As a result of the difference in flow rates between the area near the pipe wall and the central portion of the pipe results, an improperly calibrated flowmeter outputs inaccurate flow measurements.

Under these circumstances, there is need to accommodate the effect of the local flow profile on meter calibration.

SUMMARY OF THE INVENTION

A method for calibrating a flowmeter, according to an embodiment of the present invention, comprises choosing a pipe configuration from a list of pipe configurations, defining a number of diameters downstream from the pipe configuration where a transducer is to be installed, and determining a number of diameters required to convert a fluid flow from a flat flow profile to a fully developed flow profile.

The step of determining may be performed according to the equation y=4.3429 Ln(x)+4E−14, where y=the number of diameters to convert the fluid flow from the flat flow profile to the fully developed flow profile, and x=Reynolds number.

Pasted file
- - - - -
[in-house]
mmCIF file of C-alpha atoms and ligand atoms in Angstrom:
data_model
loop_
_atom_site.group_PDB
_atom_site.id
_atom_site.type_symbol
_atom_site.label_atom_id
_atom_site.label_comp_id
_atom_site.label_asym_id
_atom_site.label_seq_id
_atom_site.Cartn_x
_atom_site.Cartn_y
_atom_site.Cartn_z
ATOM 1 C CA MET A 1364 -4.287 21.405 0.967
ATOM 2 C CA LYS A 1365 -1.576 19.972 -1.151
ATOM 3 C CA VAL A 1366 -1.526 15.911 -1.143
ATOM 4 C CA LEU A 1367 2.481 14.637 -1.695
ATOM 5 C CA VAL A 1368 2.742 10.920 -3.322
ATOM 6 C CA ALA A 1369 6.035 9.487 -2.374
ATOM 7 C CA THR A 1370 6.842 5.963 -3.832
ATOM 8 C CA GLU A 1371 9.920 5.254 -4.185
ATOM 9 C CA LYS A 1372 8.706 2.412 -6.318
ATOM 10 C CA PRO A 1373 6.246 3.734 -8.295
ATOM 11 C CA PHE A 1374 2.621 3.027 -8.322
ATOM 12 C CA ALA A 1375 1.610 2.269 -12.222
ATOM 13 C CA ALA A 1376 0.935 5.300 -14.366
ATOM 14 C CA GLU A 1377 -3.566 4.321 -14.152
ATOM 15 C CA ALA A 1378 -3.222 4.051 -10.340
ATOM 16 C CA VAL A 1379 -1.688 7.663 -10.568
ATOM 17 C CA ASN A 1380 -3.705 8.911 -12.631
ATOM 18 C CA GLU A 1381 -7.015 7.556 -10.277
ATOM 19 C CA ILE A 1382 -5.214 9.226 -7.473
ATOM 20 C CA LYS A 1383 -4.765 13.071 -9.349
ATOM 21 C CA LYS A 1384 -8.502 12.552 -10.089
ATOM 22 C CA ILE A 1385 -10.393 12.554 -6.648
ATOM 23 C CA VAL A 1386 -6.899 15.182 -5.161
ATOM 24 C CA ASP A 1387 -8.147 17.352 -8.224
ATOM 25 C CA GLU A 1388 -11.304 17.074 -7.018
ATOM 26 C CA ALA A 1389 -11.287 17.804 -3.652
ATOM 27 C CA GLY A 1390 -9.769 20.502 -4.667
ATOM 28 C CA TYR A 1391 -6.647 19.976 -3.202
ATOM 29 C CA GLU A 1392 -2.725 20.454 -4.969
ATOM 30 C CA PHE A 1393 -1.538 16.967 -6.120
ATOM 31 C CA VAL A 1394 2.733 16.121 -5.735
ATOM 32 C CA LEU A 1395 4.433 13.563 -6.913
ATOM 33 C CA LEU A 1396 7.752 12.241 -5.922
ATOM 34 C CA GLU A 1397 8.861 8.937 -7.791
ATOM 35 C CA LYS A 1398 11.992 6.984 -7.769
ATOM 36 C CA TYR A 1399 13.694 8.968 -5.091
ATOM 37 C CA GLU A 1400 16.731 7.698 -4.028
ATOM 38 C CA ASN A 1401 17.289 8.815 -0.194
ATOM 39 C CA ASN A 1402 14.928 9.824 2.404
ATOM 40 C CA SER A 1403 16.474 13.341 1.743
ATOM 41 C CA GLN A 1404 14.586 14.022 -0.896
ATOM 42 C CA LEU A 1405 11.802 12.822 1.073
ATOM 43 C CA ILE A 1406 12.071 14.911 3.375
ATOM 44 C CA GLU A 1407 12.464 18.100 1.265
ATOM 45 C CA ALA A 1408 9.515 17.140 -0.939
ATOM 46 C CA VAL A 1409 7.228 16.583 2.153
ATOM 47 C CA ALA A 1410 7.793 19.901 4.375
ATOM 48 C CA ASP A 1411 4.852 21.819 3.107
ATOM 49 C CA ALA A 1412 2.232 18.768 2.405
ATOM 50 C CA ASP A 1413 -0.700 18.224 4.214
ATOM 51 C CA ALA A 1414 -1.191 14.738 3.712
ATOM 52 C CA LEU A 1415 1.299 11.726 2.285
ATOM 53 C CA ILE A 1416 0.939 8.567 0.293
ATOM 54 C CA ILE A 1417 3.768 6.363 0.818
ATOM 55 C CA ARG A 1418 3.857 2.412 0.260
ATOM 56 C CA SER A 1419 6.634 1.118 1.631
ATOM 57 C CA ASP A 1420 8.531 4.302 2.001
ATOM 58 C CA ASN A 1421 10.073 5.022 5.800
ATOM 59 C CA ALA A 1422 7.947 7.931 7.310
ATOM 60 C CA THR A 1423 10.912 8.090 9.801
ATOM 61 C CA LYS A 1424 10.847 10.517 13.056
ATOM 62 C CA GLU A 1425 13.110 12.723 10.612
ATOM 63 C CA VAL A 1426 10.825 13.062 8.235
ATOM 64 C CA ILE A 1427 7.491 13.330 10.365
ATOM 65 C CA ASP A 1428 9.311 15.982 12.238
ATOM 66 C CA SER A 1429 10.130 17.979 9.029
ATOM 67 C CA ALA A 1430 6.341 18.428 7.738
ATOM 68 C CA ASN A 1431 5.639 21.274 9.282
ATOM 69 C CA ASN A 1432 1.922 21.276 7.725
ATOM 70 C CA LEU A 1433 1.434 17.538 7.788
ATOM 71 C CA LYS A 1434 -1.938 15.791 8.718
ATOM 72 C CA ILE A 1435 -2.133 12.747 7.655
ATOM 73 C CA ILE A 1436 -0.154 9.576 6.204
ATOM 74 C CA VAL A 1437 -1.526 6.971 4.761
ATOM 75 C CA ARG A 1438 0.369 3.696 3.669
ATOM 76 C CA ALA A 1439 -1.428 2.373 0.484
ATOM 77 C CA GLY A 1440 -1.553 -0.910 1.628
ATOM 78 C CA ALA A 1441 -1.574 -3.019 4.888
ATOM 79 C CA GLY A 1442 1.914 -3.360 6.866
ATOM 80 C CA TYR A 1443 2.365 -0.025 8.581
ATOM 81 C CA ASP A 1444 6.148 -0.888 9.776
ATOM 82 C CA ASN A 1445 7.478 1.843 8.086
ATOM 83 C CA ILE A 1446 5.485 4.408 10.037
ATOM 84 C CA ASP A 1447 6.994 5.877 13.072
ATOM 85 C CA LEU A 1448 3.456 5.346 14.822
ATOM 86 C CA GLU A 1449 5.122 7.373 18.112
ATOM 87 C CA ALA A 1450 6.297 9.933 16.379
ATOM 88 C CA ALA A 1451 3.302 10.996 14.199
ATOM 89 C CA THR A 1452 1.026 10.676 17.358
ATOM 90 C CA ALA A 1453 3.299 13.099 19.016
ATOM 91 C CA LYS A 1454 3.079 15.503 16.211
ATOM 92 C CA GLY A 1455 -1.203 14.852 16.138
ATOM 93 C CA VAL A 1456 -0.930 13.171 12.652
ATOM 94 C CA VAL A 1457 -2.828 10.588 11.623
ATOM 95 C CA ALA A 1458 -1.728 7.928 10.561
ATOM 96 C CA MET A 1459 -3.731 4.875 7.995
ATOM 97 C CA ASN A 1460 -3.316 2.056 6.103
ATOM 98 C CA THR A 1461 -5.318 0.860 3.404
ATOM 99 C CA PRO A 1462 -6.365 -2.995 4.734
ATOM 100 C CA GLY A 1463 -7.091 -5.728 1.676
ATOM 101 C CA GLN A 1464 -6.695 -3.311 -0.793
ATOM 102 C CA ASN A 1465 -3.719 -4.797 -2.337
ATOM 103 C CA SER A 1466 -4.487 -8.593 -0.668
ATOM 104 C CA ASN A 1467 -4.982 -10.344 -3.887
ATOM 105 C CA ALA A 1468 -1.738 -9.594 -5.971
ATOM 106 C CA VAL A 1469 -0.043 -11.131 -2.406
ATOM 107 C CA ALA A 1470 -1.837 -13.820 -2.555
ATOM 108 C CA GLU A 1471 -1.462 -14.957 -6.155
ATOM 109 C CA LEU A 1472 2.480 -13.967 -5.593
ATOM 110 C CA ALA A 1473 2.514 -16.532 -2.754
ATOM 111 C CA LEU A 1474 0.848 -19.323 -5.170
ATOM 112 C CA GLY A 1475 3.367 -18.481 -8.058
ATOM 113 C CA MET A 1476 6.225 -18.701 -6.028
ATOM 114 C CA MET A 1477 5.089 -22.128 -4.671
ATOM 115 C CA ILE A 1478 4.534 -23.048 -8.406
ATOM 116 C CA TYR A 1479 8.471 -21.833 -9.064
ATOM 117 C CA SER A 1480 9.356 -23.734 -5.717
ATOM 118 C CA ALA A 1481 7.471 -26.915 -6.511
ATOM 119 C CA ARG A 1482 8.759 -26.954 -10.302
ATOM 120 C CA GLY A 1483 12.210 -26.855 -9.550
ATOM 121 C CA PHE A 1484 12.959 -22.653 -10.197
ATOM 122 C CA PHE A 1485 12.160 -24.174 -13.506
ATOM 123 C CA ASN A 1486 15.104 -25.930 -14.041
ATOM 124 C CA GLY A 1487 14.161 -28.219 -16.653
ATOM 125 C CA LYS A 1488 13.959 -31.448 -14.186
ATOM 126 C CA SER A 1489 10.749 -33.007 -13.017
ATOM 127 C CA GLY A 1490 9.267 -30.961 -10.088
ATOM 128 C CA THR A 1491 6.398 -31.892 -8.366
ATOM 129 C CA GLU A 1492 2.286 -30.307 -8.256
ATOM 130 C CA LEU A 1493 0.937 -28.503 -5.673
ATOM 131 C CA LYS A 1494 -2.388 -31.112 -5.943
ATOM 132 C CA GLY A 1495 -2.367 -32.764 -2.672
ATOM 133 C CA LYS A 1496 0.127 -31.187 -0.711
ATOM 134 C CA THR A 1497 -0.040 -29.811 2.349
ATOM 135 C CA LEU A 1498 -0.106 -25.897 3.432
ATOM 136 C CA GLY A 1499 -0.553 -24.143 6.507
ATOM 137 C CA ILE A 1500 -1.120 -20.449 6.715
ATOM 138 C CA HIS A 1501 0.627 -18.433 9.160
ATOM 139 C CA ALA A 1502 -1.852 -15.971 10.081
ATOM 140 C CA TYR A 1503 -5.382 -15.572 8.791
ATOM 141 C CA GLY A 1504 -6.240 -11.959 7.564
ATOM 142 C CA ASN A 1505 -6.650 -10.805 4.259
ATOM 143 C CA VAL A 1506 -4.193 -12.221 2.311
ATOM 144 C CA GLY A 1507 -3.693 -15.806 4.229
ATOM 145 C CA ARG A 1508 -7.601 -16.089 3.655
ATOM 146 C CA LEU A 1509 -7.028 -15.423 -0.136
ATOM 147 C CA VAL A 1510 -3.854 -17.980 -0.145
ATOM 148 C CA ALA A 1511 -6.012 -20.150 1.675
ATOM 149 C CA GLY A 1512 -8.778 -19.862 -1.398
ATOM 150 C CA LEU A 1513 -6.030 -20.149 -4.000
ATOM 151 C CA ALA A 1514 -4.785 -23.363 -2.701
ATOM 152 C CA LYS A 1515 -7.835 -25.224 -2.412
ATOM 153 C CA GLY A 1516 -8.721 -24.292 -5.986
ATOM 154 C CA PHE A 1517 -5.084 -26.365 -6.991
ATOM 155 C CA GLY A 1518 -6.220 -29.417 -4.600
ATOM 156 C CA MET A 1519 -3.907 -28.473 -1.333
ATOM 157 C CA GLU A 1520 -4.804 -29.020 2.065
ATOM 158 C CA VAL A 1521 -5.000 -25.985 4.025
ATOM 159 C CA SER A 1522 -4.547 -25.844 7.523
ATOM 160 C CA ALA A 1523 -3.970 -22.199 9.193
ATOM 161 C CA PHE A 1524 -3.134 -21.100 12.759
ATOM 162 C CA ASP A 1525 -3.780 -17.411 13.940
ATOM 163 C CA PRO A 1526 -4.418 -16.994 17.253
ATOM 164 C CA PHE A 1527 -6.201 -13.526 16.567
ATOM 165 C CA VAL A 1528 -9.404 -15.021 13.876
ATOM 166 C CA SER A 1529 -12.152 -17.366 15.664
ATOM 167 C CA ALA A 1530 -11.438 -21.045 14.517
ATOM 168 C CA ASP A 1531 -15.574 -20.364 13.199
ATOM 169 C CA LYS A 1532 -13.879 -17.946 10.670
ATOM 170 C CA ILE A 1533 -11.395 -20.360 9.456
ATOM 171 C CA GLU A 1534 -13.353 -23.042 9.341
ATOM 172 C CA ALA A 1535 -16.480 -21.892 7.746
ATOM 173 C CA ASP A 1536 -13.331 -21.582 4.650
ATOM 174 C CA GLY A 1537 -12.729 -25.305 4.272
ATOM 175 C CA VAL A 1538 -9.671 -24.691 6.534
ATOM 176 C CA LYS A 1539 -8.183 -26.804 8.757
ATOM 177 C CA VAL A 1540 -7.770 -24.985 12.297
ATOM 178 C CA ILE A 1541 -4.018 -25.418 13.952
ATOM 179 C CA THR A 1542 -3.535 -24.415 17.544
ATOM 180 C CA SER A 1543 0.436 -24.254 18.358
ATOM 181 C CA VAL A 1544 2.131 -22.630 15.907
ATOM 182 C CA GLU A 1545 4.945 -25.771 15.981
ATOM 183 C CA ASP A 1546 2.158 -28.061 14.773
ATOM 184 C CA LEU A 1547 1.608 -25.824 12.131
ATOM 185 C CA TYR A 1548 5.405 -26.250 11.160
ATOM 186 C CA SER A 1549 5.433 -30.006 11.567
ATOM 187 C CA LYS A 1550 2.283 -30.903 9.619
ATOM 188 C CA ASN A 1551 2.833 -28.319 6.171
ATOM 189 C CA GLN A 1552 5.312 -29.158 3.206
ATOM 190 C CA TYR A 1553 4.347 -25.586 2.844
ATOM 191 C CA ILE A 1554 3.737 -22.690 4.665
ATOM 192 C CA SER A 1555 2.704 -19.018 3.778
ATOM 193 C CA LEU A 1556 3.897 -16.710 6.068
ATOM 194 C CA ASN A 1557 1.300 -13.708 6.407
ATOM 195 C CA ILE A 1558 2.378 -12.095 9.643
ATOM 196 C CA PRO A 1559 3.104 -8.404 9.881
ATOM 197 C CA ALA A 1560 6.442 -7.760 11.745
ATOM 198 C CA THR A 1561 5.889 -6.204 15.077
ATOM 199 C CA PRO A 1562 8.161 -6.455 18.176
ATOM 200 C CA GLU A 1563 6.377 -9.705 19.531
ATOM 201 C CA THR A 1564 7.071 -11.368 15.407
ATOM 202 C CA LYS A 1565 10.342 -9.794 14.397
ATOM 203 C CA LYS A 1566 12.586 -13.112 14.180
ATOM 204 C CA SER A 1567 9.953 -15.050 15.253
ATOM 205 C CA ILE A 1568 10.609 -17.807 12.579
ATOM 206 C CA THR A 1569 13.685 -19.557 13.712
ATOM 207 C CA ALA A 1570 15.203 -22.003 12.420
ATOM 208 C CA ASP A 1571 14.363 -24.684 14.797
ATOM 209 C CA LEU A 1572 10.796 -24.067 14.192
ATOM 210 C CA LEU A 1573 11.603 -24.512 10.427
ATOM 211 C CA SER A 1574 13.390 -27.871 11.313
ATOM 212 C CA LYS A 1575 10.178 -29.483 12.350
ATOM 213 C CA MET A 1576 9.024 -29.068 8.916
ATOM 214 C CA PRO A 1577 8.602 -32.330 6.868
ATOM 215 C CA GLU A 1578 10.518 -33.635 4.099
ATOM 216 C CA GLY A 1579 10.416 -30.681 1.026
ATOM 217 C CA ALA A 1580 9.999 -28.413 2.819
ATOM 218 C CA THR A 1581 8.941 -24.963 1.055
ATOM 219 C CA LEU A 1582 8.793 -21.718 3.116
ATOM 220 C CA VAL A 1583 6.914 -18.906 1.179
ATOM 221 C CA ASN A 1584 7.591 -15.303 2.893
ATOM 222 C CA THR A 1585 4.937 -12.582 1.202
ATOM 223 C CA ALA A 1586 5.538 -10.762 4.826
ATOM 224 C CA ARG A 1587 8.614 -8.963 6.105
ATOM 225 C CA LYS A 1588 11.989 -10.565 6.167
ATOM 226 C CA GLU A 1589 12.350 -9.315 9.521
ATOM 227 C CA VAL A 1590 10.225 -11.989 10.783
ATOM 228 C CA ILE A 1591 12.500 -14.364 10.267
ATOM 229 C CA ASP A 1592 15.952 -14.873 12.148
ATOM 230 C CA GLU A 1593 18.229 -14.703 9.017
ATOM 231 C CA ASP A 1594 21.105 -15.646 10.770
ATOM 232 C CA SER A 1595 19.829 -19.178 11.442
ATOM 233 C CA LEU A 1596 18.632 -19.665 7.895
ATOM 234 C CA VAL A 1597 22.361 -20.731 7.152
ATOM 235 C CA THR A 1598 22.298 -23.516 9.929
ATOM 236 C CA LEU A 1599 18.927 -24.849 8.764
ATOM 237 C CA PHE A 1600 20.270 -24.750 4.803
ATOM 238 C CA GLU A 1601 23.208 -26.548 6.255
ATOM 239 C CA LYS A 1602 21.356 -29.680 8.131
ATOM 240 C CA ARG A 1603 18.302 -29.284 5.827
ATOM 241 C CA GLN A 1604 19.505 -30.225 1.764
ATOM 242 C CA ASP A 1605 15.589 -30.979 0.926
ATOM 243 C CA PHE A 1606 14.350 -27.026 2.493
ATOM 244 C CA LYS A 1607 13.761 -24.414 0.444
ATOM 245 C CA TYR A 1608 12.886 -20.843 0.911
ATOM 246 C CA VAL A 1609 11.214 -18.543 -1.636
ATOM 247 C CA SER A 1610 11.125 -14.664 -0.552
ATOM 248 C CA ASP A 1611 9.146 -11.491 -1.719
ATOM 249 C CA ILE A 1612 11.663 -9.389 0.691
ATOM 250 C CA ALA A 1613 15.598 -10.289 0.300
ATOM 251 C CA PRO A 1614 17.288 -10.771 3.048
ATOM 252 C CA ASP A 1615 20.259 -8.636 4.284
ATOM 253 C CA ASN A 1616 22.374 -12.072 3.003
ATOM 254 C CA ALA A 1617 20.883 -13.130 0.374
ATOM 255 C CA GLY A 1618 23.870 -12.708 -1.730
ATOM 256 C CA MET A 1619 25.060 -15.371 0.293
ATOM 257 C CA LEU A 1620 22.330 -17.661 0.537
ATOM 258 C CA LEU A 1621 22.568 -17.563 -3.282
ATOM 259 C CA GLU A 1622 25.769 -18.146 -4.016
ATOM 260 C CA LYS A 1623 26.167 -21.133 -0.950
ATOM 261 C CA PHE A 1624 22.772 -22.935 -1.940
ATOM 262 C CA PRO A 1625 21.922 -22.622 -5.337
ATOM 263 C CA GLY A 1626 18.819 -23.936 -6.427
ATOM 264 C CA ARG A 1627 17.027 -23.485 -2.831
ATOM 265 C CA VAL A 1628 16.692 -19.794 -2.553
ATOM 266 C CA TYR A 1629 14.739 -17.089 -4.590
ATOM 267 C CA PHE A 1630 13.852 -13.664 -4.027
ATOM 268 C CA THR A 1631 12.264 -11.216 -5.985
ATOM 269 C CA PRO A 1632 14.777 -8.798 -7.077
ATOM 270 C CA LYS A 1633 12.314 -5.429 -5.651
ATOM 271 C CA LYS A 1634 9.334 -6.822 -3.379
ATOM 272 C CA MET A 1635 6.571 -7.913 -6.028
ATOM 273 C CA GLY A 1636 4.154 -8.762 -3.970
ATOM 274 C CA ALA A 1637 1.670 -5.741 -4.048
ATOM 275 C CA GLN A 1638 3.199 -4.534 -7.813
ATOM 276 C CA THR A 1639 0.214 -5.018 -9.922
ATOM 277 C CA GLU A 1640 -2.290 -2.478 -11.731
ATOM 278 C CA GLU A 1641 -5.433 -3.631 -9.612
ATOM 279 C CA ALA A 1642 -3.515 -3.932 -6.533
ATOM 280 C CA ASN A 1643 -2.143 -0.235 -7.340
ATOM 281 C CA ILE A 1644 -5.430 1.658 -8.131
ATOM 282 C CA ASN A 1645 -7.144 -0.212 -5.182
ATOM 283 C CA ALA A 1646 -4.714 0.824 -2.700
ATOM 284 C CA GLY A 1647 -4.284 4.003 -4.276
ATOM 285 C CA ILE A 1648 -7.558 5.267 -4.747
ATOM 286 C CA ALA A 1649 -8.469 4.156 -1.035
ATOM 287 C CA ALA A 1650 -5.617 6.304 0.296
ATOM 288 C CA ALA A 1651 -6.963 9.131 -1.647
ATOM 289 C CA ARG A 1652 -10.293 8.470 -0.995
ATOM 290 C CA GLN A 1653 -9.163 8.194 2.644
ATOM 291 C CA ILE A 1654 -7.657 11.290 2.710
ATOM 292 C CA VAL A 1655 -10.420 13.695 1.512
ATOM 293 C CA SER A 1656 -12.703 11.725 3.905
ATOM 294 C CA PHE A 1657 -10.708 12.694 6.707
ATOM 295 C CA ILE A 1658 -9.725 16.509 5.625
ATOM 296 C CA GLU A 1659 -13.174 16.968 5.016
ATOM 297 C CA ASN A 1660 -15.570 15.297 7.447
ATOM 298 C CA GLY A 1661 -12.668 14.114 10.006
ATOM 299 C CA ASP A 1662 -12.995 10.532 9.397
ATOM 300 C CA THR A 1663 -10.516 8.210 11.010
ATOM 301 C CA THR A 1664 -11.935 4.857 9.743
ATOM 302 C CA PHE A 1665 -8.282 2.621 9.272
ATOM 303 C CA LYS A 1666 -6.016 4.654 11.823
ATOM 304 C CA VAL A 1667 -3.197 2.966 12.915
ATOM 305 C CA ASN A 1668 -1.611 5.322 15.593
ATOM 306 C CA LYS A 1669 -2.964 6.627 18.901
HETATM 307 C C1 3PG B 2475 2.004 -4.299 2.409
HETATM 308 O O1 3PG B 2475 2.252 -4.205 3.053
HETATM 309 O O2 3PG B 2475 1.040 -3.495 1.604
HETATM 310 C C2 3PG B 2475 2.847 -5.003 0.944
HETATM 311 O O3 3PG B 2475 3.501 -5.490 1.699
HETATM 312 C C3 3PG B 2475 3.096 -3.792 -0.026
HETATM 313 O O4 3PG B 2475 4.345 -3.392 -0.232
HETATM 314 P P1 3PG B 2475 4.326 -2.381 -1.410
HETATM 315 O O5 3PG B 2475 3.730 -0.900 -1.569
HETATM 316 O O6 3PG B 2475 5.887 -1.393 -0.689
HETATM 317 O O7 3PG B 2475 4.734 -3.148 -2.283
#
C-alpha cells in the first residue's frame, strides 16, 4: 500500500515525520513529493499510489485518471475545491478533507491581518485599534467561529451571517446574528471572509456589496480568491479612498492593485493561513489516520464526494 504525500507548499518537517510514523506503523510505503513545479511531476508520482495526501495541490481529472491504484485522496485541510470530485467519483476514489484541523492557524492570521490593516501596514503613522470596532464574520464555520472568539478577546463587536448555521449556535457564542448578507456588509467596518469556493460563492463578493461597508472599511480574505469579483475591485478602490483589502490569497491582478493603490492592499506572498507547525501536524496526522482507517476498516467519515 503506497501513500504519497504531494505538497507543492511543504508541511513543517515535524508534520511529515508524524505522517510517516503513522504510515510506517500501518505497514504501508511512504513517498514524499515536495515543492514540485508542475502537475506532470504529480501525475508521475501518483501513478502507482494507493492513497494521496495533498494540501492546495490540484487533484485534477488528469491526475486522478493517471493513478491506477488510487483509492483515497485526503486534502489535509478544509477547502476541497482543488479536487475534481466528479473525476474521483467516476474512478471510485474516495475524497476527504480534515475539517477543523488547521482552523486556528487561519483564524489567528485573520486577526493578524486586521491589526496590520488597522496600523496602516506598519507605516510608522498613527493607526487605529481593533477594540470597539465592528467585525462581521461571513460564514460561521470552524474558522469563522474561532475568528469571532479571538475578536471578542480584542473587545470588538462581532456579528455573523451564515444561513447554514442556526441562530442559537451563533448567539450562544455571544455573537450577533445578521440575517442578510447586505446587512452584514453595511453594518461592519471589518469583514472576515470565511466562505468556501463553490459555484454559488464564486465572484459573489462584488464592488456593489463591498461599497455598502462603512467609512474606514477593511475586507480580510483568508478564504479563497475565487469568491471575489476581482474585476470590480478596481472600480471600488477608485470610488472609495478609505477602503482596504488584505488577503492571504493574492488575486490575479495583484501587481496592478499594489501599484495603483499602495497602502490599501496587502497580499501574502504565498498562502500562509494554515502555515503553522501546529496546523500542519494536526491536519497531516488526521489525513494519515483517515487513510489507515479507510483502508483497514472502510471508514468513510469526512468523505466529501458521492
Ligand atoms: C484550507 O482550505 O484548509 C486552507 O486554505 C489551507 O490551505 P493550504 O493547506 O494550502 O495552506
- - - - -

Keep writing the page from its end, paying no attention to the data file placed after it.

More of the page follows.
The method may further comprise determining an initial curve number for the chosen pipe configuration, wherein the initial curve number corresponds to a predetermined flow profile correction curve, and is determined from a list of pipe configurations including respective predetermined initial curve numbers assigned to each listed pipe configuration.

The method may further comprise determining a swirl factor for the chosen pipe configuration, and multiplying the swirl factor by the number of diameters required to convert the fluid flow from the flat flow profile to the fully developed flow profile, wherein the swirl factor is determined from a list of pipe configurations including respective swirl factors assigned to each listed pipe configuration.